North Korea’s Kim Sends Auspicious Letter to Trump, Floats Another Meeting
North Korean leader Kim Jong Un has sent a letter to President Donald Trump praising progress in relations between the two countries and bringing up the possibility of another meeting between the two heads of state.
“I firmly believe that the strong will, sincere efforts, and unique approach of myself and Your Excellency Mr. President aimed at opening up a new future between the DPRK [Democratic People’s Republic of Korea] and the U.S. will surely come to fruition,” the letter states, concluding, “I extend my conviction that the epochal progress in promoting the DPRK–U.S. relations will bring our next meeting forward.”
Trump posted the letter, dated July 6, on Twitter on July 12.
“A very nice note from Chairman Kim of North Korea. Great progress being made!” Trump wrote.
A very nice note from Chairman Kim of North Korea. Great progress being made! pic.twitter.com/6NI6AqL0xt
— Donald J. Trump (@realDonaldTrump) July 12, 2018
The letter contrasts with a statement put out on July 7 by an unnamed North Korean official saying that Washington’s attitude and stance were “regrettable” and that the United States “came up only with its unilateral and gangster-like demand for denuclearization.”
The statement was carried by North Korean state-run press right after U.S. State Secretary Mike Pompeo finished his two-day visit to the communist country.
Pompeo dismissed the statement, while Trump suggested it was written under pressure from China.
Kim asked China to help ease international sanctions against North Korea during his most recent visit to Beijing in mid-June, according to Japanese newspaper Yomiuri Shimbun.
Trump, who has criticized China for trade imbalances and unfair practices, imposed tariffs on $34 billion worth of Chinese imports that went into effect on July 6. China responded by tariffs worth the same amount on U.S. imports. The United States on July 10 followed with tariffs on an additional $200 billion worth of imports. That measure is open to public comment until the end of August.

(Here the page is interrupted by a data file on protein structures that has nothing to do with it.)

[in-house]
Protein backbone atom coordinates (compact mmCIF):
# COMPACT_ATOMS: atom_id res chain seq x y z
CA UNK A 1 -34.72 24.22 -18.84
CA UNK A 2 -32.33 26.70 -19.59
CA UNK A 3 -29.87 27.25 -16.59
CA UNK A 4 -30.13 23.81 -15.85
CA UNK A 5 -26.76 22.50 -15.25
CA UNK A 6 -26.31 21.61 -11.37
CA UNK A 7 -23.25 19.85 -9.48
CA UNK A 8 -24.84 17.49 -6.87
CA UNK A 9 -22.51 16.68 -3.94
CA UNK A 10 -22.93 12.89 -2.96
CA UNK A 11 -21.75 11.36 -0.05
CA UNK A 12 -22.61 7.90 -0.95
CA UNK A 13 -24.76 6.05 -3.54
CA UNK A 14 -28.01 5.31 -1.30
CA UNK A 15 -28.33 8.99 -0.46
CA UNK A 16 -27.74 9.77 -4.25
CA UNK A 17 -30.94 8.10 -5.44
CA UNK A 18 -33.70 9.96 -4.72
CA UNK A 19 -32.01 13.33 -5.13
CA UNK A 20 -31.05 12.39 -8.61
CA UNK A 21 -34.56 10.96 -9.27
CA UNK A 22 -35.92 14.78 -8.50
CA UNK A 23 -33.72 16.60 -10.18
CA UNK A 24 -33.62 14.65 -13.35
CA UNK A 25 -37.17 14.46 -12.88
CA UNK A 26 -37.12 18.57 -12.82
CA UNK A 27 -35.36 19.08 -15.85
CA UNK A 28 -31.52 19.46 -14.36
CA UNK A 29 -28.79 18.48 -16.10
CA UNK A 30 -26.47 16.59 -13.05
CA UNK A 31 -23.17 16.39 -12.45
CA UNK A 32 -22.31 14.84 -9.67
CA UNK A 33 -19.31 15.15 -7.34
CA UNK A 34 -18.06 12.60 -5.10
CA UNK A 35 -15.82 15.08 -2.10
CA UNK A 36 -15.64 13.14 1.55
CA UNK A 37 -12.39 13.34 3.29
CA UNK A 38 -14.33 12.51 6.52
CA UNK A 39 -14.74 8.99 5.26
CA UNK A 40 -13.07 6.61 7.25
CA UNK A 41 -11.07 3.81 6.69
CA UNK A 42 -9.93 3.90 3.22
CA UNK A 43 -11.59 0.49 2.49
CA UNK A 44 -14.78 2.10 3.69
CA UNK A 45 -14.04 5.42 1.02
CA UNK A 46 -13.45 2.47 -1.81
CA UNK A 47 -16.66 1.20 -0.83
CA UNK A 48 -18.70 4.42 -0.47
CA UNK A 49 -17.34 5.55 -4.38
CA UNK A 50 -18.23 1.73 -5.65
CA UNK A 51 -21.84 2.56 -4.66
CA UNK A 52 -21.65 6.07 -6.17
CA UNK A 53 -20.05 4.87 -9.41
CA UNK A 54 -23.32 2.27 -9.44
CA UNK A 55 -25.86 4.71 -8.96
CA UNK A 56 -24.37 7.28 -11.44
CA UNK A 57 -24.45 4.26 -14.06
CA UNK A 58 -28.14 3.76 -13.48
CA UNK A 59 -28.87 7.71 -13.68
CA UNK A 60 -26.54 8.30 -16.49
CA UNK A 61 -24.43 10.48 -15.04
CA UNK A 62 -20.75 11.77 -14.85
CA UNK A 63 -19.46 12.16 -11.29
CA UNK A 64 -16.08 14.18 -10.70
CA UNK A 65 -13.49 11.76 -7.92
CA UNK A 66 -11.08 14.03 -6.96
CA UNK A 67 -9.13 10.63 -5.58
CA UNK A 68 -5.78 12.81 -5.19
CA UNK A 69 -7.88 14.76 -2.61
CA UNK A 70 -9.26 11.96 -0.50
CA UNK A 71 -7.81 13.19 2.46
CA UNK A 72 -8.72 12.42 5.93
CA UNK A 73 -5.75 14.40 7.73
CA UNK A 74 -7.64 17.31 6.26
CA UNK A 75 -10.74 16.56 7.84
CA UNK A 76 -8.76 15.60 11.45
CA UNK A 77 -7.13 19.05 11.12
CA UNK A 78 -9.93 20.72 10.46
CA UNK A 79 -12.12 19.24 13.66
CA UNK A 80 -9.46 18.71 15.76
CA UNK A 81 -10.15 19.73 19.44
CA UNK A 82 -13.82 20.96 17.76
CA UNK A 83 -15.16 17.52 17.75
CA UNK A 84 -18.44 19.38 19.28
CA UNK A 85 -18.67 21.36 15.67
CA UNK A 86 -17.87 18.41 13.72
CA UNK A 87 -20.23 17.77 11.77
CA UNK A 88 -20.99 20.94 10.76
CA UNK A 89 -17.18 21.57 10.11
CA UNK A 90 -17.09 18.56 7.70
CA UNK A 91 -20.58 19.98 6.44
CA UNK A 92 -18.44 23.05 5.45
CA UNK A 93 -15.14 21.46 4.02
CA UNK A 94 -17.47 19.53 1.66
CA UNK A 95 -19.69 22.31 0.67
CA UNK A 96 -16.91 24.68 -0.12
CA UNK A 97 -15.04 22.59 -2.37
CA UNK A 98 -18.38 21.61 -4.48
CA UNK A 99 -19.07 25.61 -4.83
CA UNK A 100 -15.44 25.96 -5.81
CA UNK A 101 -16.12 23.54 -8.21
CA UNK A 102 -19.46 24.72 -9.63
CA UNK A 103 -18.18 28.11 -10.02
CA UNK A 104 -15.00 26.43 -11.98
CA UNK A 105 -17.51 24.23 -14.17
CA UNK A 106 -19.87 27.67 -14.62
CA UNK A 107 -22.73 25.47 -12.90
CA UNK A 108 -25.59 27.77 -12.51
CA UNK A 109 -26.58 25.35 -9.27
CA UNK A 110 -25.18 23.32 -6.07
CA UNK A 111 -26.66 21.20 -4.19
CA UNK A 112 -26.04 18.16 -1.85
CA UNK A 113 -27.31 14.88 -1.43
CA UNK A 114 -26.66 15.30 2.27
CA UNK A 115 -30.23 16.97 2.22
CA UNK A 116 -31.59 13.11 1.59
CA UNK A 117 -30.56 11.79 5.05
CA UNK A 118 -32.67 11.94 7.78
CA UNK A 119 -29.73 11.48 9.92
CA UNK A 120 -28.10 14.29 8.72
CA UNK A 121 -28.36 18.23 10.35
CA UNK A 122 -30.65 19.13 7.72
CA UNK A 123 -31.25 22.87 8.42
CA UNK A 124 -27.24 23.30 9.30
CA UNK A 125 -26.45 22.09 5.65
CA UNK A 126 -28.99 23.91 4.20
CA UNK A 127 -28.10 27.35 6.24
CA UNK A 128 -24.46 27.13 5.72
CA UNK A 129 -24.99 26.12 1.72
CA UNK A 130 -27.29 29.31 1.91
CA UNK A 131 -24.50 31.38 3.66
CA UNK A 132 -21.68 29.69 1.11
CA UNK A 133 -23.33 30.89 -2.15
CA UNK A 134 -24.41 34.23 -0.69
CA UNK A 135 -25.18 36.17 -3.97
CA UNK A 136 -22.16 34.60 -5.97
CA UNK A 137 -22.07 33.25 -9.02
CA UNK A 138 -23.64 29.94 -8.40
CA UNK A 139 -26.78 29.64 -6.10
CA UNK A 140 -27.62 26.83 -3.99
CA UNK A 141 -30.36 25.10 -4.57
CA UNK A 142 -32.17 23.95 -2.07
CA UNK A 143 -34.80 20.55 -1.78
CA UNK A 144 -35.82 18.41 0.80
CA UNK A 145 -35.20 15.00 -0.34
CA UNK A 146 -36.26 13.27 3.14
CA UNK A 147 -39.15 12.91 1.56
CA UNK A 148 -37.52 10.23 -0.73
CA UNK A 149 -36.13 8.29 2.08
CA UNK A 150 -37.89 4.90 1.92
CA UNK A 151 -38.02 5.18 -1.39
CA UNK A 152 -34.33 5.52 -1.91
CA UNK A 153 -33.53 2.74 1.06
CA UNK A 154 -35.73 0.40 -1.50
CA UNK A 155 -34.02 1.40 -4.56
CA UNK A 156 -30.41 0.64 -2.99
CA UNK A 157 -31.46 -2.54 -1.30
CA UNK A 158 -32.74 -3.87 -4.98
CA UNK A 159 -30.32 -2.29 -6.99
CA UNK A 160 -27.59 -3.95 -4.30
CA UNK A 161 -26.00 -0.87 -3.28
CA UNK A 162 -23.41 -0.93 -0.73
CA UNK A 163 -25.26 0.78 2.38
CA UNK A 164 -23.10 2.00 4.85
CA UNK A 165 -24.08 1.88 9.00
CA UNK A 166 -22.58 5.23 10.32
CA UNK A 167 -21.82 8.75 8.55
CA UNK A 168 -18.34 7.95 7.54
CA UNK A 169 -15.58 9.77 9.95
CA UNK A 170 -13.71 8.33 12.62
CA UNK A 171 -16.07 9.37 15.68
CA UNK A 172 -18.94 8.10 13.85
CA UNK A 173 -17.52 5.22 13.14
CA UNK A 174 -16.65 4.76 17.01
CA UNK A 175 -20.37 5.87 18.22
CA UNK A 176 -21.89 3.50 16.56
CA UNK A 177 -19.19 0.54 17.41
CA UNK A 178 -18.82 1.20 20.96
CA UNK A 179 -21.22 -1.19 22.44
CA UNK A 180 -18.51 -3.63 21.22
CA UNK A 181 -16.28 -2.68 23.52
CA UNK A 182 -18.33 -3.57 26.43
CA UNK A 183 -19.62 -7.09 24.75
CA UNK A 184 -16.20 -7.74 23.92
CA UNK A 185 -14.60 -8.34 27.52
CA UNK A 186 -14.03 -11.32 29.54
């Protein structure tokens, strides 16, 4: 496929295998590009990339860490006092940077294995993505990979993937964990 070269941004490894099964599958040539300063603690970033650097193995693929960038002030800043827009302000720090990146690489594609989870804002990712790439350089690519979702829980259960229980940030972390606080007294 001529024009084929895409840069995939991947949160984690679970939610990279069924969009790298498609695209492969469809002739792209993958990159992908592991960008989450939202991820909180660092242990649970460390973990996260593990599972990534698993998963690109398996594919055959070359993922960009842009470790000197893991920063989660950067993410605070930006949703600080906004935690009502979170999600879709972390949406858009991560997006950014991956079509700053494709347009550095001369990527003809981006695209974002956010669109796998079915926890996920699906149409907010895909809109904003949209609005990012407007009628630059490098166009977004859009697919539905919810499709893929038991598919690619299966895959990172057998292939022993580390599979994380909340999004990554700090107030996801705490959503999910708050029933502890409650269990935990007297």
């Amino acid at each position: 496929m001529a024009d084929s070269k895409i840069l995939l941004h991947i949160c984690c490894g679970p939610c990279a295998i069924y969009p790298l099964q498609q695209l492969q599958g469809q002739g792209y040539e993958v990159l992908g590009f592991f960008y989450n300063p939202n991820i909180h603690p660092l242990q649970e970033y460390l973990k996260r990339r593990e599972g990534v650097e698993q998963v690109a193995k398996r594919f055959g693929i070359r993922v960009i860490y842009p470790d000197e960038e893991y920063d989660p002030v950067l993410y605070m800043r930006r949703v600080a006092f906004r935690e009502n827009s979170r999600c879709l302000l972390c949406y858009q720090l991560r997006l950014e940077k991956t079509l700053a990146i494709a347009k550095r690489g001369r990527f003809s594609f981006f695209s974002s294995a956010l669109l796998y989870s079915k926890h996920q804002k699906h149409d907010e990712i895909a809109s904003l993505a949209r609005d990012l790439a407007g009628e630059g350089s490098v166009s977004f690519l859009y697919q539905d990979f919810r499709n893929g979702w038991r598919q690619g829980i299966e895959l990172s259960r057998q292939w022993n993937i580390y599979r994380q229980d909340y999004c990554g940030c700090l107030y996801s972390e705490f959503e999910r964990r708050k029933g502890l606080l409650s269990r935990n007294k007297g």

While China issued a statement on July 11 saying it will retaliate, the value of goods China imported from the United States in 2016 was just over half that amount, according to the Office of the U.S. Trade Representative.
Trump met with Kim in Singapore on June 12—the first meeting between leaders of the two countries. They signed a joint statement reaffirming North Korea’s commitment to giving up nuclear weapons. Trump agreed to provide “security guarantees” to North Korea, and both countries agreed to renew relations.
The Trump administration has continually said it plans to uphold sanctions until the denuclearization is fully achieved.
Last week, Trump urged Beijing to continue sanctions efforts, noting that the border between China and North Korea was “getting a little weaker now.”
Reports also emerged that the North has completed an underground tunnel linking North Korea’s military materials factories with China—allowing the regime to secretly move intercontinental ballistic missiles—while also developing a new submarine capable of launching nuclear-armed ballistic missiles.
Epoch Times reporter Annie Wu contributed to this report.